I believe that if Ketcham had drawn Jackson as a normal kid, this cartoon would have not only been acceptible, but pretty darn good. A worthy punchline, and one with a little bit of a social punch.

I'm not sure I've seen, or would have seen by then, a joke relying on confusion between "race" as ethnicity and "race" as running. Imagine a slight tweaking of this comic:

Let's say that Ketcham had drawn it -- as he has been known to do -- in two panels, not one. And in the first, Dennis says that he has a "race" problem with Jackson (again, who looks normal.) And in that first panel, Henry Mitchell looks concerned. And in the second panel, Dennis elaborates: Jackson runs faster than he does, and Henry looks relieved.

Pretty good comic! Raise the specter of something bad, defuse it, make the point that kids don't see race. That is actually what Ketcham was ham-fistedly TRYING to do, though he failed spectacularly.

But even without the two-panel treatment, the joke would have been the same, had Ketcham drawn this thing with a modicum of sensitivity.

What you would be left with was the question of whether it was insensitive to trade in the racial stereotype that black people run faster. I think I could have defended that, because that interpretation would be in the mind of the reader.

I know. Y'all disagree with me on this.
_______________________

Dennis: Gene, people don't disagree with you on the comic. People aren't getting the pun.

Gene Weingarten: Is that it? Did people not get the "race" pun?

_______________________

David Mills: I do kinda disagree, Gene... except that your two-panel alternative improves the joke a whole lot. It also improves it as social commentary, becoming about the father's discomfort.

Gene Weingarten: Right. True. I still think it would have worked, though. Just less well.

Monday, February 11, 2008

Ann Telnaes interview on gender bias in editorial cartons

Ann Telnaes was interviewed for the story that appeared in the paper - "Drawing the line: Editorial cartoonists confront issues of sexism and racism when caricaturing the Democratic front-runners," by Pam Platt, Louisville, KY Courier-Journal February 10, 2008, but Ms. Platt also posted the interviews she did on their website.

And a tip of the hat to Alan Gardner's Daily Cartoonist blog for one of the links.

Wednesday, February 06, 2008

Post on comic strip collective action

The Post has picked up on the February 10th collective protest by cartoonists of a darker shade of pale - "Cartoonists to Protest Lack of Color in the Comics," by Teresa Wiltz, Washington Post Staff Writer, Wednesday, February 6, 2008; C01. The protest is largely the idea of local cartoonist Corey Thomas who does 'Watch Your Head.'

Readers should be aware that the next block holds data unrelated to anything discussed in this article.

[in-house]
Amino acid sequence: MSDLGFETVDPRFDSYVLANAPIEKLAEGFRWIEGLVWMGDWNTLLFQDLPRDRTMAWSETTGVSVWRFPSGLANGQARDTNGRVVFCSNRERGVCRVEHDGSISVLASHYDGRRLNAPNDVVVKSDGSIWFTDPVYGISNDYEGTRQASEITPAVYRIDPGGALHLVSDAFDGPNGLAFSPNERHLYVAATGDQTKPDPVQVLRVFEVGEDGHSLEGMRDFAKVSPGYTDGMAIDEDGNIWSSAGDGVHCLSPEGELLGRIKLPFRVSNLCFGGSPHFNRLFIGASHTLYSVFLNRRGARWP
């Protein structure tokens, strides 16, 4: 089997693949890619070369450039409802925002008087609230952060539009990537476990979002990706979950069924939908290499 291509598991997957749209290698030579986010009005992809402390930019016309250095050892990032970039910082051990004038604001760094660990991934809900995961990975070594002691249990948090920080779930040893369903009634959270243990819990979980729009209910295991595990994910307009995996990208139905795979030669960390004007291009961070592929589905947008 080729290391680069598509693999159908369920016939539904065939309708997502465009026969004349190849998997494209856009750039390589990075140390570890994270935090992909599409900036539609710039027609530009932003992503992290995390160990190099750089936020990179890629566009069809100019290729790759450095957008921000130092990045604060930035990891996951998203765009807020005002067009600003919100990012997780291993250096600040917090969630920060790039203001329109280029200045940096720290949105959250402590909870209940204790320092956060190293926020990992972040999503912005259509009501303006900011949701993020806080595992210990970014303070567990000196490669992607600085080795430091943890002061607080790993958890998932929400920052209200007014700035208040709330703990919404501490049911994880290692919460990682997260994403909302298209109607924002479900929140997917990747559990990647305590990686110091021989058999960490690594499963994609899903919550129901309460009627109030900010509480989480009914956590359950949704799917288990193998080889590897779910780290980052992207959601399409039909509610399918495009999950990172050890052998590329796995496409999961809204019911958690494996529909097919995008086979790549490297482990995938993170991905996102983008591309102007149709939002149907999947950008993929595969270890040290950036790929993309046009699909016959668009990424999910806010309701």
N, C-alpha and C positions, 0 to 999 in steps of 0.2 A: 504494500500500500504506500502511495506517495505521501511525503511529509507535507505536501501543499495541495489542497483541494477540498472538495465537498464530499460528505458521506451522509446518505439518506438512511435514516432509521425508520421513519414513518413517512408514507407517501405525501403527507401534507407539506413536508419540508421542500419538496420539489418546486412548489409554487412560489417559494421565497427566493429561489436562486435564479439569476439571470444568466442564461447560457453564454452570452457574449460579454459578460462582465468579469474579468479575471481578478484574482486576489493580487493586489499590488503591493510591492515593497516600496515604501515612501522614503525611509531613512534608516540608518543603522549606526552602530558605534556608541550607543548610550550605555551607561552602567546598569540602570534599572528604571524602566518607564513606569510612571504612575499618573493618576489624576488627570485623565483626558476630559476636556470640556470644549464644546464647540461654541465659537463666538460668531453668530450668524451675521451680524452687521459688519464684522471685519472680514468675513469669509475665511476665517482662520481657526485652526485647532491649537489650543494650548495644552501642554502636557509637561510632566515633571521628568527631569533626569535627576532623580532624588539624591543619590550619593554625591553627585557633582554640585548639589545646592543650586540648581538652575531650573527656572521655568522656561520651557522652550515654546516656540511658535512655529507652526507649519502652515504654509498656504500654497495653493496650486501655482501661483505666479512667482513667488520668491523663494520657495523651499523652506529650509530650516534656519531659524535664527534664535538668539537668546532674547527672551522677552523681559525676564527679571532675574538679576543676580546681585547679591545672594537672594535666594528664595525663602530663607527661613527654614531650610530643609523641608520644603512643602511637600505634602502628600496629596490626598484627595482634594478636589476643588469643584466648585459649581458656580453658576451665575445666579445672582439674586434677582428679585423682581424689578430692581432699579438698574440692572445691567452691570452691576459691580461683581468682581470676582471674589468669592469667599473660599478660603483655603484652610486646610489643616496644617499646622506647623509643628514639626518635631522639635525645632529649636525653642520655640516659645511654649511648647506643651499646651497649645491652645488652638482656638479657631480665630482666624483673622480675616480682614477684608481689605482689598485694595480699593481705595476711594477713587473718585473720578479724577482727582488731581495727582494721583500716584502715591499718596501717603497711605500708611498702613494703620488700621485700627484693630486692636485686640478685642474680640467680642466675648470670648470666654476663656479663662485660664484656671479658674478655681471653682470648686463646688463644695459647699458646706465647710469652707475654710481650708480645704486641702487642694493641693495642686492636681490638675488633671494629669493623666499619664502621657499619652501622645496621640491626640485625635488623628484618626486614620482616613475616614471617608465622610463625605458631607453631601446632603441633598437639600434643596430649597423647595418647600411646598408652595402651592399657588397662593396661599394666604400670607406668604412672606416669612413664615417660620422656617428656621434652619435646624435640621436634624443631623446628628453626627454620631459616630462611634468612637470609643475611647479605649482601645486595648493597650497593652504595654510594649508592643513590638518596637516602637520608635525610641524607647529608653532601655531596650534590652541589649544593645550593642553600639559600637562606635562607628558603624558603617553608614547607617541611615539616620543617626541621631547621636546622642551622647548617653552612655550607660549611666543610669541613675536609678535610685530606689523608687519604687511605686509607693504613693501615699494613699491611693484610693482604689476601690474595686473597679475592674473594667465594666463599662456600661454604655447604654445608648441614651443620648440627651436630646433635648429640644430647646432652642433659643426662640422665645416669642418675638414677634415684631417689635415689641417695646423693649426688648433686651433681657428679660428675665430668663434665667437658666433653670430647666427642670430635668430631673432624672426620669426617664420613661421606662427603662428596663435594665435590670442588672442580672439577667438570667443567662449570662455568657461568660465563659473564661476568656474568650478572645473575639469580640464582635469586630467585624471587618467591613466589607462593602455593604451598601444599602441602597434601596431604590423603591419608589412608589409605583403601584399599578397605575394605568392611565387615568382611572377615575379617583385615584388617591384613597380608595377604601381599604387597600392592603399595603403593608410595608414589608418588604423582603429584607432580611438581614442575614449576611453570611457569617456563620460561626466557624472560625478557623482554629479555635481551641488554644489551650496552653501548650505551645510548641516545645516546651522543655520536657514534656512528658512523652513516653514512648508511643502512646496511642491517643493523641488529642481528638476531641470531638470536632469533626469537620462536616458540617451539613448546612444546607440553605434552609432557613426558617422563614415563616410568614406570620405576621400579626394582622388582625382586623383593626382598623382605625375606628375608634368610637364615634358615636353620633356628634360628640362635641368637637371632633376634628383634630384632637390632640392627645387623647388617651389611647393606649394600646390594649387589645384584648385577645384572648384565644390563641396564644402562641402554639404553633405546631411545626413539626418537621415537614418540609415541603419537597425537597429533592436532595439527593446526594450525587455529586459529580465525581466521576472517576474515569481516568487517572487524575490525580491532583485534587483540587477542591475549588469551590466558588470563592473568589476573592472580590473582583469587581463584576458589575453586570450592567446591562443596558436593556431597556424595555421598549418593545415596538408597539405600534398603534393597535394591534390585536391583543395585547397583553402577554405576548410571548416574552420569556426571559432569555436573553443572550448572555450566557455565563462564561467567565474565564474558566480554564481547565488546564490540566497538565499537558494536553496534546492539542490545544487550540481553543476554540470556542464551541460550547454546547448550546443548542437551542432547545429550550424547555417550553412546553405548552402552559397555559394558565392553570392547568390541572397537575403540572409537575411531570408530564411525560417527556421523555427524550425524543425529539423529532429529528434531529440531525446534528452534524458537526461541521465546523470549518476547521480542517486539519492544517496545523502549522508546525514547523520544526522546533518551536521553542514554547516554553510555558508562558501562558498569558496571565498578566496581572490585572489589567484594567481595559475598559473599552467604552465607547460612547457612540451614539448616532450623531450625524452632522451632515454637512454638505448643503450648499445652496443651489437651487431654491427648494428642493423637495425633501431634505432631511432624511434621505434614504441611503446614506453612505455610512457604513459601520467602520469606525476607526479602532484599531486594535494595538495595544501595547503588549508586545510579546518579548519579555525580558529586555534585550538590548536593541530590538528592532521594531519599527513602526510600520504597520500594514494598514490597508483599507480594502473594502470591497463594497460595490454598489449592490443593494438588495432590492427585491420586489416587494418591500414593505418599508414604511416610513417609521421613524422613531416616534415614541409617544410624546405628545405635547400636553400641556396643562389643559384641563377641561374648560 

I'm afraid I agree with the opinions that Gene Weingarten expressed in his chat update today, although I like Baldo and La Cucaracha well enough. Boondocks' McGruder's comments in the initial article are interesting too - unfortunately I don't think a lot of the college cartoonists are able to sustain their strip. I was a fan of Watch Your Head when the Post tried it out, but it's become a real one-note strip.

Chatalogical Humor by Gene Weingarten, Washington Post Staff Writer, Tuesday, February 5, 2008; 12:00 PM

Gene Weingarten: Here's an interesting piece in today's Style section, about a planned protest by cartoonists-of-color.

I sympathize with these guys, and many of them produce good strips that are victims of a de facto quota system. But there's a difficult truth that undercuts their argument. In devastating economic times, newspapers are (unwisely, I believe) ruthlessly squeezing the life out of their comics pages. So there is plenty of pandering going on in all directions -- a naked, desperate effort to appeal to every possible perceived constituency -- and that has nothing to do with racism. With limited space, there are quotas for everything. Believe me, the only reason newspapers run the painfully bad Prickly City is that they feel they need to offer a conservative voice on the page, to counterbalance the lefty Doonesbury, Candorville Nonsequitur, etc. The only reason newspapers run Dennis the Menace and Beetle Bailey and Classic Peanuts is to appeal to the oldsters who they believe would feel lost without these mild, mealy things. Family Circus is for very, very young readers, and preposterously stupid adults, and lovers of camp humor. This appeal-to-all-demographics impulse leaves very little room for ANYONE to break into a newspaper.

There is another factor undercutting their argument: For some, the despicable quota system has worked splendidly. The only reason The Post runs the weak Baldo is that the pandering alternative is the weaker La Cucaracha.

It's a pretty bad situation all around.